Home News MMA Yancy Medeiros Fails Drug Test, Fight with Yves Edwards Changed to No...

Yancy Medeiros Fails Drug Test, Fight with Yves Edwards Changed to No Contest

(Photo by Josh Hedges/Zuffa LLC/Zuffa LLC via Getty Images)

Following a KO win at UFC Fight for the Troops 3, Yancy Medeiros failed his post-fight drug test for marijuana metabolites.

He has been suspended for 90-days set from the date of the failed test and must pass a forthcoming drug test before applying for a license to fight again.

In an attempt to get back in to the win column, UFC lightweight Medeiros (9-1, 1 NC) took on Yves Edwards at UFC Fight Night 31 in November of last year. Medeiro’s knocked Edwards out halfway through the first round and made a statement in just his second UFC bout, one that now stands as a No Contest with an unfortunate asterisk next to it.

The UFC has since released a statement on Medeiros’ failed drug:

UFC lightweight Yancy Medeiros tested positive for marijuana metabolites following his bout against Yves Edwards at UFC FIGHT FOR THE TROOPS 3 in Ft. Campbell, KY on Nov. 6, 2013. 

He was informed that his positive test violated the UFC Fighter Conduct Policy and Promotional Agreement with Zuffa, LLC. He agreed to and served a 90-day suspension retroactive to the event, and must pass a drug test before receiving clearance to compete again. The outcome of his bout against Edwards was changed to a no contest.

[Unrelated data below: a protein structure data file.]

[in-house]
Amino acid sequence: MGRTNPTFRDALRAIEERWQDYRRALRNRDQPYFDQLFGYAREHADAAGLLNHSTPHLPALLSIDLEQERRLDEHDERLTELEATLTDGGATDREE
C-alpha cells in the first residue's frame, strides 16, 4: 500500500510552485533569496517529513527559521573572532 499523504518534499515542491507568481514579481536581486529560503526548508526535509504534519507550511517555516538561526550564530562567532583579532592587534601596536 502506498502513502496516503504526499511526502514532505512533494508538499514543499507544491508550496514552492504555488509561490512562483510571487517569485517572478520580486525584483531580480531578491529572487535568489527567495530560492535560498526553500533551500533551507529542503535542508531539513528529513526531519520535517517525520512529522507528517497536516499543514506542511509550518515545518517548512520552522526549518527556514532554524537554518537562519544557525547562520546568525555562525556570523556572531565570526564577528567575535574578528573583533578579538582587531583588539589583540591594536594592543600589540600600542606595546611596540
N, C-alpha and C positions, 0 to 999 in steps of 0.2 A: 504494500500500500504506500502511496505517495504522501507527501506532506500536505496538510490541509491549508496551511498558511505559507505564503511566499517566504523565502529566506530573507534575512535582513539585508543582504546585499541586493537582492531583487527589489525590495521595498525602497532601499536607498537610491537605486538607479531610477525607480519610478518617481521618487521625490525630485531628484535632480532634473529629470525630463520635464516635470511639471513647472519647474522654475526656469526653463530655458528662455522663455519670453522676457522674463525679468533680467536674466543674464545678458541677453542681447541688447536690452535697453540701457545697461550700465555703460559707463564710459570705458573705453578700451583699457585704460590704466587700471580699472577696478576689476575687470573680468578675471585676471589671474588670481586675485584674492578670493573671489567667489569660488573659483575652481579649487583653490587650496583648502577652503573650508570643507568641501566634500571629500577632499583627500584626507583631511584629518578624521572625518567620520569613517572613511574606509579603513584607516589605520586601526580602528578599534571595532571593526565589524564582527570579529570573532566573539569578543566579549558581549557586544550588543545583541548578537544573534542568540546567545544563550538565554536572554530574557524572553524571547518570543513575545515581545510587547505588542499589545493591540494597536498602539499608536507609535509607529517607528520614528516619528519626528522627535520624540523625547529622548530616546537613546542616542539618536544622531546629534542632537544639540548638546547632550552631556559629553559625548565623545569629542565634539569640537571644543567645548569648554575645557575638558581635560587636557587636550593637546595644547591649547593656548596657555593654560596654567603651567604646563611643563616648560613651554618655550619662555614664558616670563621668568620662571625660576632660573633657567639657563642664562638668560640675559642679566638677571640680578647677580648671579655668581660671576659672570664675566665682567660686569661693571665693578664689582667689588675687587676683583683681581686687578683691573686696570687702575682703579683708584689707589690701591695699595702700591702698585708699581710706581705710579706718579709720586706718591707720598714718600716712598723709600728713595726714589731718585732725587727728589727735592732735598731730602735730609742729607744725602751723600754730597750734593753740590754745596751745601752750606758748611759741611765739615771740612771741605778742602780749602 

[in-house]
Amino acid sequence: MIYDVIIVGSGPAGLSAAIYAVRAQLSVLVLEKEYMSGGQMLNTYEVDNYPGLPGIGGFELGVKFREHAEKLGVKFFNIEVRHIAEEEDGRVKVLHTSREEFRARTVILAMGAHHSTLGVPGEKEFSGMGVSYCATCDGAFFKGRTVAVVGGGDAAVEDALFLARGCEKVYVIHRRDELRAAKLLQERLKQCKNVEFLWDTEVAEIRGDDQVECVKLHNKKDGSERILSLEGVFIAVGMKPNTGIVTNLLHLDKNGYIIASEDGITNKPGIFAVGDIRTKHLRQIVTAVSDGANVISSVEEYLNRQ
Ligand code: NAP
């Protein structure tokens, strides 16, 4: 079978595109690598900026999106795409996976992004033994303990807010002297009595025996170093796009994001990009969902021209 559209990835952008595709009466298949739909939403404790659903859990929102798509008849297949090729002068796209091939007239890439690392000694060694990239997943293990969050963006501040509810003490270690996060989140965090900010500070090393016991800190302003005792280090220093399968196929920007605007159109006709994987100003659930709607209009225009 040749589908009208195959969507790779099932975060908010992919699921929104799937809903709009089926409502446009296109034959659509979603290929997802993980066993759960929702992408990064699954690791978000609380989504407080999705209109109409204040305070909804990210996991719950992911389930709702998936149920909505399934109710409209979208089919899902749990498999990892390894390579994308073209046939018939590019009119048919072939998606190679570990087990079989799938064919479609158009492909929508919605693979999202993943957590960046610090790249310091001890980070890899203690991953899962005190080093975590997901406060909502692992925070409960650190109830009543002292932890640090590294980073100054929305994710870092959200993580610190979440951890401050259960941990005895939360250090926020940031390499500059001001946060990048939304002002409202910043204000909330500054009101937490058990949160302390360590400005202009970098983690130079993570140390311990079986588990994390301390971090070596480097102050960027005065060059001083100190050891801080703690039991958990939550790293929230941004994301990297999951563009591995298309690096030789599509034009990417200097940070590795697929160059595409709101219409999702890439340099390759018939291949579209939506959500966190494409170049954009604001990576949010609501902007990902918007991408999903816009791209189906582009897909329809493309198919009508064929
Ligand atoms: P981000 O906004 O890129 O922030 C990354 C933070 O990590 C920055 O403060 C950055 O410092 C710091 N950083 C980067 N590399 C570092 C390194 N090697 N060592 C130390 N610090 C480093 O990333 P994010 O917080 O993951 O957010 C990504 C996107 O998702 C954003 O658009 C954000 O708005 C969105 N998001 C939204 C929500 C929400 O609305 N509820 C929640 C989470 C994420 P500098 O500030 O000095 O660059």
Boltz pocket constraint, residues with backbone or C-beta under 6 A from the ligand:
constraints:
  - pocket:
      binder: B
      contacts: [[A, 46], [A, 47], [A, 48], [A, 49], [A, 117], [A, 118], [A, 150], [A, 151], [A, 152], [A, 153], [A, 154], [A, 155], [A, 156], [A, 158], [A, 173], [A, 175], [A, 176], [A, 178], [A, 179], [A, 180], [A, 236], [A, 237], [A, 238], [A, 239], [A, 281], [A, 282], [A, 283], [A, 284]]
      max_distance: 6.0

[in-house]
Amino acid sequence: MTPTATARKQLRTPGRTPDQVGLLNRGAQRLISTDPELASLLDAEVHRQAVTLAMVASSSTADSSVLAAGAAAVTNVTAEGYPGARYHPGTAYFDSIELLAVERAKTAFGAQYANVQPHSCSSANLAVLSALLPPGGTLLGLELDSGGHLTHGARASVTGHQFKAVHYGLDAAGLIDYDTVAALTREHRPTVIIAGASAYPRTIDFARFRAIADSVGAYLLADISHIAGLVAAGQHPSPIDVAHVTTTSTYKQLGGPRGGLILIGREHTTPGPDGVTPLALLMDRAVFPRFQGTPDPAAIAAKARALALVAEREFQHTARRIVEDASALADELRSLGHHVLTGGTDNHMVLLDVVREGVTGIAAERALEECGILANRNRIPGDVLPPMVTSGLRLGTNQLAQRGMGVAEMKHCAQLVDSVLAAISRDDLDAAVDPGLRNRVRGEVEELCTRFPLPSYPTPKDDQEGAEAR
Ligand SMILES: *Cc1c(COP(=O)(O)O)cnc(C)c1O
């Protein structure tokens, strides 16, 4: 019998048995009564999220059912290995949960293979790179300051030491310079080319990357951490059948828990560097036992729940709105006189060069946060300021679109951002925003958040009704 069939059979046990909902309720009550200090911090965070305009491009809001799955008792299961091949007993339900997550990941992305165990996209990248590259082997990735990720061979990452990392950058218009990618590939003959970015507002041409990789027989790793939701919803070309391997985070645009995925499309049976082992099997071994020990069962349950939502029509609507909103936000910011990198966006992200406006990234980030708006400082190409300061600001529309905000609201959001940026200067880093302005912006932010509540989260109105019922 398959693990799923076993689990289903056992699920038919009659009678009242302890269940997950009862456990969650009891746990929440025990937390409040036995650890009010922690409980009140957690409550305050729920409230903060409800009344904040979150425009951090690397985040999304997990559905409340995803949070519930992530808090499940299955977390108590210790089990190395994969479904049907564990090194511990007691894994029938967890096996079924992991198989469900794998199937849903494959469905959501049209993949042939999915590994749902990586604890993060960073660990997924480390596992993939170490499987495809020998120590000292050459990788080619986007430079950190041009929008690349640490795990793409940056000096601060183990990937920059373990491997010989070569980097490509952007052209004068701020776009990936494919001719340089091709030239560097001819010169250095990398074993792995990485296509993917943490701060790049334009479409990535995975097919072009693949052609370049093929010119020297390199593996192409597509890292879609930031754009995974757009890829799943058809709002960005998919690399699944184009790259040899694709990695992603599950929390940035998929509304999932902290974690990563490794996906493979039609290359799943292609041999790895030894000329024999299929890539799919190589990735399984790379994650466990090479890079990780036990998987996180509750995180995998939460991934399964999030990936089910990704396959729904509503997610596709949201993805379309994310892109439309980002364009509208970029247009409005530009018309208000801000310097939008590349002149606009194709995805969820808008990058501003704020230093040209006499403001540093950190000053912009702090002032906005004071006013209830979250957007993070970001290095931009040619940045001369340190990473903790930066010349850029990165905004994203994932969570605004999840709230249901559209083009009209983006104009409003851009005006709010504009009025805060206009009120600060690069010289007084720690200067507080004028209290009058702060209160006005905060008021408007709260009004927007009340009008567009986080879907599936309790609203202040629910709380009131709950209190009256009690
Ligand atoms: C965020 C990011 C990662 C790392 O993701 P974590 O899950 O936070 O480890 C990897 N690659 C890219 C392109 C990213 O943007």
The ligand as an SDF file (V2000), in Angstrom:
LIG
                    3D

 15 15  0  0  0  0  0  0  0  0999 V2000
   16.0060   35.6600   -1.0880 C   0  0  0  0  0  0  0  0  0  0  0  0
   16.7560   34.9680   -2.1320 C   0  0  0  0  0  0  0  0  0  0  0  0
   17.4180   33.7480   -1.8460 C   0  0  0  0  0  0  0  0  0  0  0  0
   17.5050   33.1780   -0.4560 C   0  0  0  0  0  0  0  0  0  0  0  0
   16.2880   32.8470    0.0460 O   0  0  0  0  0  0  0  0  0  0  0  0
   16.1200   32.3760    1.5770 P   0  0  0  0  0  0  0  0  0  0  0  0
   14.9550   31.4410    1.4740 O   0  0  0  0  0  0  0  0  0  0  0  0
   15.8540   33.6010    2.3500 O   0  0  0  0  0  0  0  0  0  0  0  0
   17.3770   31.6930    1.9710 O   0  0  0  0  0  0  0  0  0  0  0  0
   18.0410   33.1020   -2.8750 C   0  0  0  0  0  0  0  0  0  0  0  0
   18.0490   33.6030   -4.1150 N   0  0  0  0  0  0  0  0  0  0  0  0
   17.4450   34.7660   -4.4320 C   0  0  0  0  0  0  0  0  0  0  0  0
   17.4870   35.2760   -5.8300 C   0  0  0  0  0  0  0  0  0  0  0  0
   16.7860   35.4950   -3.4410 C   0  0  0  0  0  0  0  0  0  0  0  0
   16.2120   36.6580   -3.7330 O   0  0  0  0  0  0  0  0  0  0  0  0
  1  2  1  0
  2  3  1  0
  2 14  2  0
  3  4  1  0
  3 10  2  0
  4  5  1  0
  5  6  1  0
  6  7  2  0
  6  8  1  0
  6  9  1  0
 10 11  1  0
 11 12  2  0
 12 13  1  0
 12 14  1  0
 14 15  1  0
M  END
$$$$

The punishment passed down further highlights the inconsistencies in the severity of each. A failed test for marijuana is often viewed as a case-by-case basis with the athletic commissions of the given state ruling over a vague system of discipline.

Fellow UFC fighter Robbie Peralta failed his drug test after an April 2013 bout with Akira Corassani and was hit with a six month suspension, with the similar parameters of return in the passing of a drug test to compete in the UFC, once the six month suspension is up.

Rules on a drug used recreationally with no severe medical risks or physical advantages must be changed. The fact that some states are allowing the drug for recreational use yet some athletic commissions still pass down harsh penalties is sad as they work off the framework of a broken system.


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